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Jul 4, 2016 3:03 PM

NH fireworks store uses heightened security measures with sales


It's no secret that fireworks are popular - and legal for those of age - in the Granite State.

New Hampshire stores are required to follow certain state laws, but one local chain goes a step further to make sure the potentially dangerous explosives are being used for the right reasons.

Normally, a valid photo ID will be enough, but Phantom Fireworks in Londonderry has a very strict procedure.

Customers must first report to the front desk so employees can scan the ID, collecting all of their information and entering it into the store's system. Then there is a waiver that must be signed stating the customer is not a terrorist.

“It's worded that way because in the past we've actually been able to help out the FBI and other authorities to find people who do not want to use their fireworks responsibly,” said Mary McClusky, the store’s manager.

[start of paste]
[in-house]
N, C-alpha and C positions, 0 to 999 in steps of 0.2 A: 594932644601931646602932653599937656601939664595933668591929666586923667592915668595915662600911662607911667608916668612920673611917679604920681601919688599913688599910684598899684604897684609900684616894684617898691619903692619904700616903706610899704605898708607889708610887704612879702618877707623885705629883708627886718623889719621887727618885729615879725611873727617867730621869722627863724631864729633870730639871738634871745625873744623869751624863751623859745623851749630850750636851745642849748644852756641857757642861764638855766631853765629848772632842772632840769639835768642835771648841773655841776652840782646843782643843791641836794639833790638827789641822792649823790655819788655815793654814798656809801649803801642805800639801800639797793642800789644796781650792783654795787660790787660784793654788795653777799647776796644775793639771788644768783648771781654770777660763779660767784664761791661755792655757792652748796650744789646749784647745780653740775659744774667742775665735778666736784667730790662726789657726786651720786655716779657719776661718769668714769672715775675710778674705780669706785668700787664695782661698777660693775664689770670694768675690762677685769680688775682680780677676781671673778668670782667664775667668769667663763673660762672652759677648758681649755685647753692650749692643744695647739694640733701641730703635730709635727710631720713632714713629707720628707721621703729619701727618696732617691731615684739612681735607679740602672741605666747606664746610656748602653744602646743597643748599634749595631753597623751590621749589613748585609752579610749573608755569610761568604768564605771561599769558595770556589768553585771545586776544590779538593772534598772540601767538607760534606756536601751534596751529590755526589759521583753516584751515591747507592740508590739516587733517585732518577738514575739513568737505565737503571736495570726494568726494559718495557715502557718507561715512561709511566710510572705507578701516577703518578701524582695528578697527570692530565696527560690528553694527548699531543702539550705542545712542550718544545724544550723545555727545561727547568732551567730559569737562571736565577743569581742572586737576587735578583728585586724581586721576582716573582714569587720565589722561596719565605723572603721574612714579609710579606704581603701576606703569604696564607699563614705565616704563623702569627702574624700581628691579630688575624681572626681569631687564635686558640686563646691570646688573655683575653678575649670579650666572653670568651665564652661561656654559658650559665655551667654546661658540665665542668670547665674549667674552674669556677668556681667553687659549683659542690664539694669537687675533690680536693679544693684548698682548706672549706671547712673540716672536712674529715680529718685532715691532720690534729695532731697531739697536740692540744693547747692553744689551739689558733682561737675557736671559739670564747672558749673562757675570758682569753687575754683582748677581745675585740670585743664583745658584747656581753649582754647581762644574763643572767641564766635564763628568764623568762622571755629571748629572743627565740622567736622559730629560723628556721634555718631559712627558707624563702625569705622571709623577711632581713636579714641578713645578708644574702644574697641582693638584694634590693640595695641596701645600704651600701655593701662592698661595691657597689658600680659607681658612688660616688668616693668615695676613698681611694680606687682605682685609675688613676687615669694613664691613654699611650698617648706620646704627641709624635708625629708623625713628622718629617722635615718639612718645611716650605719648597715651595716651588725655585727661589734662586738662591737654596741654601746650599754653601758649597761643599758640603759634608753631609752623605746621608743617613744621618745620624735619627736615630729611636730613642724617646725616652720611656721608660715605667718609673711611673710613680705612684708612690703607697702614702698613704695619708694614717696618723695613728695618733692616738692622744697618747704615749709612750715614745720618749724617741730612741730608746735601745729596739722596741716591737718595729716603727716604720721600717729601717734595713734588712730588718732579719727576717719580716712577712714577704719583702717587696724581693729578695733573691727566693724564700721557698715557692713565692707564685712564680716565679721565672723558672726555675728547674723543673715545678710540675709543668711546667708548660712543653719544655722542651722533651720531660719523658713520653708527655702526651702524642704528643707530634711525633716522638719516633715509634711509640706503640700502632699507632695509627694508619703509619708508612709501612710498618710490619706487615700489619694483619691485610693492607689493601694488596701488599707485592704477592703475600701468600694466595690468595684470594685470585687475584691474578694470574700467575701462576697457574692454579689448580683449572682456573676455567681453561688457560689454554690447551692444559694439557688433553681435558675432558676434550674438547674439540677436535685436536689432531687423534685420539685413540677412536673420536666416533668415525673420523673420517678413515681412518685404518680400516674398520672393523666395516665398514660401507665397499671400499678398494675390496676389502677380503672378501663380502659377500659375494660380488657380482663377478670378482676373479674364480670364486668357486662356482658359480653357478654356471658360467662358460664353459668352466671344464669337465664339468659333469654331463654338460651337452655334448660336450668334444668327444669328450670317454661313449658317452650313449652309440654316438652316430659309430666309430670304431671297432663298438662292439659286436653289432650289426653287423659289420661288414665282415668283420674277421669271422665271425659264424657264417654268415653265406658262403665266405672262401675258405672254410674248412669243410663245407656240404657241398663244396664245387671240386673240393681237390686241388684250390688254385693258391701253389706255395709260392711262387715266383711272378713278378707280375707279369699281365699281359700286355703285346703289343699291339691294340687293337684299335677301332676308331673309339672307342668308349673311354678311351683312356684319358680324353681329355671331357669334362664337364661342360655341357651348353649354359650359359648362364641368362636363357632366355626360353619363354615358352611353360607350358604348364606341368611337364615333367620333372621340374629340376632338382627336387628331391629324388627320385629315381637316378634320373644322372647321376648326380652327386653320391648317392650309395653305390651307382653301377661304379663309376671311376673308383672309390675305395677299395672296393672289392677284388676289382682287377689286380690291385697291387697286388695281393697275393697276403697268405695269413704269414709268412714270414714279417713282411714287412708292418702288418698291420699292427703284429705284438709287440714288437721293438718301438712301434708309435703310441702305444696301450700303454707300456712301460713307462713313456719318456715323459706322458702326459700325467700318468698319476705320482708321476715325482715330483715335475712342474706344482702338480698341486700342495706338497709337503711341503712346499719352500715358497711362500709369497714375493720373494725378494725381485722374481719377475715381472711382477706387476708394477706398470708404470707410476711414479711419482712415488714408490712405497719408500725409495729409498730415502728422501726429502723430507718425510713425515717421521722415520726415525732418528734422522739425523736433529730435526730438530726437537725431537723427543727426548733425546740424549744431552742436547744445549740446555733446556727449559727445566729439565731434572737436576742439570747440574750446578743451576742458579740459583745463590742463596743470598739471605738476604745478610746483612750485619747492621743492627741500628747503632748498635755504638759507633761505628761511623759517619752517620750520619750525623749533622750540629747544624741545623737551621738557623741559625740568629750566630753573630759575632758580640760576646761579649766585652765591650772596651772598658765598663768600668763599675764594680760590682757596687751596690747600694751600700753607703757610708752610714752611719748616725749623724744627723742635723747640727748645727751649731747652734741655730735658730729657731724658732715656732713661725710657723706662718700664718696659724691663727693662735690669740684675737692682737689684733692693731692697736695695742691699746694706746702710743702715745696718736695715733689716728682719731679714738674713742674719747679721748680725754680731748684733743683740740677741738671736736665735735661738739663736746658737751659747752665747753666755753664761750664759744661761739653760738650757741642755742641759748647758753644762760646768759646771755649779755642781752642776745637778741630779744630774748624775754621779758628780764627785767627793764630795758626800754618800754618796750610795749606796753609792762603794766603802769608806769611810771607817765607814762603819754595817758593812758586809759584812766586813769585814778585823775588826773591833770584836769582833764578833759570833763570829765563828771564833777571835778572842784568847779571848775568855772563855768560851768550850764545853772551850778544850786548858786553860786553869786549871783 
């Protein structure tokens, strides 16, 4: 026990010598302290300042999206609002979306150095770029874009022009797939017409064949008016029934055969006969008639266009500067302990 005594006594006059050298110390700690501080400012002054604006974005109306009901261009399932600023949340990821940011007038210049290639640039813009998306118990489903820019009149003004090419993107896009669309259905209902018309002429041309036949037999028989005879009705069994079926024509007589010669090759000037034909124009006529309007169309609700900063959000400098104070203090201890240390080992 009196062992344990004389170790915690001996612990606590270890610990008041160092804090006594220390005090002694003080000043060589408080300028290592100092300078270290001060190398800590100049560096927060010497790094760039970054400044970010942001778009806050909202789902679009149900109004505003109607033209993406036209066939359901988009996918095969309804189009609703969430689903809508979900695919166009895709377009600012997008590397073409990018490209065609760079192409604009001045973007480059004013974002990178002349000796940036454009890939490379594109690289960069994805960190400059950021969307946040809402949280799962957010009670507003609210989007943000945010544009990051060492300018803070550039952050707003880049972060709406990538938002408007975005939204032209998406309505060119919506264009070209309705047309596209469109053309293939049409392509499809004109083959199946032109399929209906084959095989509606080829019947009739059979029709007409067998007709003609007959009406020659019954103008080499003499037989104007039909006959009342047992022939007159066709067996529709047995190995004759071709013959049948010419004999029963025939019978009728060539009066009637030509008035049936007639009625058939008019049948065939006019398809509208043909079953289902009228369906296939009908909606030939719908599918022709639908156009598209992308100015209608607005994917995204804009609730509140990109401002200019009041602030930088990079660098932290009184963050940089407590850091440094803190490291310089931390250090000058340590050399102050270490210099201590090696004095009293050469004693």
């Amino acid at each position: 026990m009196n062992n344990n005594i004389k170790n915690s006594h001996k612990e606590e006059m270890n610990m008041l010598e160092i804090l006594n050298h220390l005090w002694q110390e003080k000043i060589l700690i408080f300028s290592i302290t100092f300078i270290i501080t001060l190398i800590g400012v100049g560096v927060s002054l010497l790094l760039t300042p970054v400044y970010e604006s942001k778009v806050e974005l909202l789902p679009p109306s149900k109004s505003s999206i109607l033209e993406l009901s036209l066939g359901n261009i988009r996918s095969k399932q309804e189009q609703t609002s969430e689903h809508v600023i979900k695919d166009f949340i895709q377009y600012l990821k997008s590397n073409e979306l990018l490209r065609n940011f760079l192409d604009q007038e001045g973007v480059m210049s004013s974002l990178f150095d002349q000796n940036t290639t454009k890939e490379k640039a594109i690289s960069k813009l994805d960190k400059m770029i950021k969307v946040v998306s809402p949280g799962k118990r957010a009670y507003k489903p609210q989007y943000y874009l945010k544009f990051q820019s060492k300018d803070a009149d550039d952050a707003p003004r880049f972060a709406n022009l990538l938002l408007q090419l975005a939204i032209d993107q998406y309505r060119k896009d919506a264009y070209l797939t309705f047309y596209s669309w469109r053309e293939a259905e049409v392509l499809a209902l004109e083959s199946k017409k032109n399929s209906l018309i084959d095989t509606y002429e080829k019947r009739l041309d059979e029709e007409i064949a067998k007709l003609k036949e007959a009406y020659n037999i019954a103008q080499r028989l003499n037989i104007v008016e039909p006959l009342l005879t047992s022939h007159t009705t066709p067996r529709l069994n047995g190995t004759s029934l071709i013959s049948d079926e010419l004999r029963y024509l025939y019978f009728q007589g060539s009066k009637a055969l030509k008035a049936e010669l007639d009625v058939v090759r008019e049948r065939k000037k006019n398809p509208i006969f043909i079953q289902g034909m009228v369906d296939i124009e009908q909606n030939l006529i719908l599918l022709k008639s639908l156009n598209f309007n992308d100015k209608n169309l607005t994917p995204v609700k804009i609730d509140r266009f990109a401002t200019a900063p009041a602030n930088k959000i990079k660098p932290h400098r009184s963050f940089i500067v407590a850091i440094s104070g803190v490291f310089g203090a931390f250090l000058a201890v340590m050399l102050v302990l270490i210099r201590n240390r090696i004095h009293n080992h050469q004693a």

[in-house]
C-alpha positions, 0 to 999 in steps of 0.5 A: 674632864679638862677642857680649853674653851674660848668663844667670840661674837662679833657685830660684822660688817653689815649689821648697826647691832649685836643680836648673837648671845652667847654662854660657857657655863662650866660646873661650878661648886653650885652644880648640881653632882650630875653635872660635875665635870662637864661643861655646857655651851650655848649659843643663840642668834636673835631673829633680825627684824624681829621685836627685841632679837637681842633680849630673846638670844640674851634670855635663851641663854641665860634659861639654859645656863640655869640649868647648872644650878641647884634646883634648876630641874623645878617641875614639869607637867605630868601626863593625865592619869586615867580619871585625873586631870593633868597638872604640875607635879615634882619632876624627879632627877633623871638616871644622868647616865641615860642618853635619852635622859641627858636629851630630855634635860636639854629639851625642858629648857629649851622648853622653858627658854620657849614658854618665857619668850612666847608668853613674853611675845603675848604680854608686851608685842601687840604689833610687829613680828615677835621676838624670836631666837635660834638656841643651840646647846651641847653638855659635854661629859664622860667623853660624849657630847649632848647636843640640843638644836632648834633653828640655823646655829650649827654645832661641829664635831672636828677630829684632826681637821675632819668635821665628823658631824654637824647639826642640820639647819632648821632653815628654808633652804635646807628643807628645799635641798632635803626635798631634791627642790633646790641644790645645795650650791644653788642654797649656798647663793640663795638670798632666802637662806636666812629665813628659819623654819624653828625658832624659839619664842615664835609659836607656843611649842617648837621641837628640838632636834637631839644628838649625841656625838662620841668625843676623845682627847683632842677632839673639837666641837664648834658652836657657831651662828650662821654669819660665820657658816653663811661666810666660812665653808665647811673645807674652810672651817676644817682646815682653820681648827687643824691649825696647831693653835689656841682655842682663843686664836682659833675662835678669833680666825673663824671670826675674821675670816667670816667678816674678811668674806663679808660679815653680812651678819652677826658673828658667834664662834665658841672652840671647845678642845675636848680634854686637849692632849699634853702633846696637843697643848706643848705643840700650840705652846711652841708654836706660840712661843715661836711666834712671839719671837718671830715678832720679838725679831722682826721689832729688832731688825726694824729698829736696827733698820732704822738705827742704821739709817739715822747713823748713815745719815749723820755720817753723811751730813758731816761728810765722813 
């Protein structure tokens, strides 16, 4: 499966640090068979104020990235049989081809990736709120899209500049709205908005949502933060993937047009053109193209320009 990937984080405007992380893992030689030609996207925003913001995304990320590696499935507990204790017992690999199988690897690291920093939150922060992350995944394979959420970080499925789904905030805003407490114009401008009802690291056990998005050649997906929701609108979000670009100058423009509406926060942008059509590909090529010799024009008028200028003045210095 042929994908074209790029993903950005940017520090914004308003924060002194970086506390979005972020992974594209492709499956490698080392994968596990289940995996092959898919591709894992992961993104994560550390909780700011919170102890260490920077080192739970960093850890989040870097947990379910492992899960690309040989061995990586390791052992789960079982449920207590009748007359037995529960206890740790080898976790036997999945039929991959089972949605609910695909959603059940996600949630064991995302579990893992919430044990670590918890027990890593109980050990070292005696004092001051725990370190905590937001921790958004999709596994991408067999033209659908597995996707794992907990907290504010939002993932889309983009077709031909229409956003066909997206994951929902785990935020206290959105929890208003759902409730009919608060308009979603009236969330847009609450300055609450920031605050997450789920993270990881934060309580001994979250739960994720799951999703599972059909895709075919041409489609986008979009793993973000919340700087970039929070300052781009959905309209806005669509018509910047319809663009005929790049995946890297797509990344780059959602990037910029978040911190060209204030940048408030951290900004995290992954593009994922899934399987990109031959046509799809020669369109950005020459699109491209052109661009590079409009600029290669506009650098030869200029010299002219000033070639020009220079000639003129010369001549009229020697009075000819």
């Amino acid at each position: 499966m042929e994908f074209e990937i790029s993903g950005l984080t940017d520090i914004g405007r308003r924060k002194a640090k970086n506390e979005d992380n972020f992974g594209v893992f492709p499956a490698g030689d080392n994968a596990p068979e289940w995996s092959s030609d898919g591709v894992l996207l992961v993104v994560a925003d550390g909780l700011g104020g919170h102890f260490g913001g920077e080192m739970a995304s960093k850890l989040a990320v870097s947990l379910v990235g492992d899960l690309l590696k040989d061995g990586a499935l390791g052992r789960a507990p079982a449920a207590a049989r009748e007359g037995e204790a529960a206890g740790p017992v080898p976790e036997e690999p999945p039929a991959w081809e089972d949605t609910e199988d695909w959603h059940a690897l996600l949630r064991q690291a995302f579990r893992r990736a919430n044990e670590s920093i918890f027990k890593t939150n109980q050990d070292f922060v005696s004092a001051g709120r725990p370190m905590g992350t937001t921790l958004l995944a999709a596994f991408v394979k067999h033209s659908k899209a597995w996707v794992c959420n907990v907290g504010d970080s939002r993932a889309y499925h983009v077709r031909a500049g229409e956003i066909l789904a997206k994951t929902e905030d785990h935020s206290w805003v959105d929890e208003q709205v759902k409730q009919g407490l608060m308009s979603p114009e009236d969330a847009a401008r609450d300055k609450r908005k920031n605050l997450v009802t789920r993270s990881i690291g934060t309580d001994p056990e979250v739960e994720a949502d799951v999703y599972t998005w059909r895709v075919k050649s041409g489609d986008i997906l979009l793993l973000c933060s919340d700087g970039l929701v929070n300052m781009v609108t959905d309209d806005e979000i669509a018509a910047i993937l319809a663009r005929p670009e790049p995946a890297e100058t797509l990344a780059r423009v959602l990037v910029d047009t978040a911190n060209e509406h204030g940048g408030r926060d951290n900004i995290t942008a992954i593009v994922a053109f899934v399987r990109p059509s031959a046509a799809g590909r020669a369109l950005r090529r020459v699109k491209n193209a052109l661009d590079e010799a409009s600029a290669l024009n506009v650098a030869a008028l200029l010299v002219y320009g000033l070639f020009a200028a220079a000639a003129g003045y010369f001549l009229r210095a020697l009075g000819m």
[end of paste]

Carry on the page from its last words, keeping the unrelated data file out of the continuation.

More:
In fact, the Phantom Fireworks location in Seabrook is where the Tsarnaev brothers bought fireworks to make their bombs used in the Boston Marathon bombing.

"We were able to alert the FBI and give them video and we definitely helped in the investigation," McClusky said.

All Phantom locations have now adopted this policy.

"It's not anything to do with any type of criminal activity or anything like that,” McClusky said. “It's just you know to have their name [in] our database."

But other stores in New Hampshire aren’t so strict.

"You have to be 21 or 18 with an active military ID. We want you to be responsible," said Christopher Kivlan, the owner of Alamo Fireworks in Londonderry. "You do not have to sign a waiver or anything as long as they are the minimum age we can sell it for them."

TNT Fireworks in Londonderry couldn't comment on its store policy, but customers say they did not have to sign a waiver.

"It makes me feel like the businesses are being safe about selling it at least,” one customer said. "Maybe if they actually taught you some safety precautions about the fireworks when you sign it, it would make more sense, but as far as I can see it's just the businesses protecting themselves."


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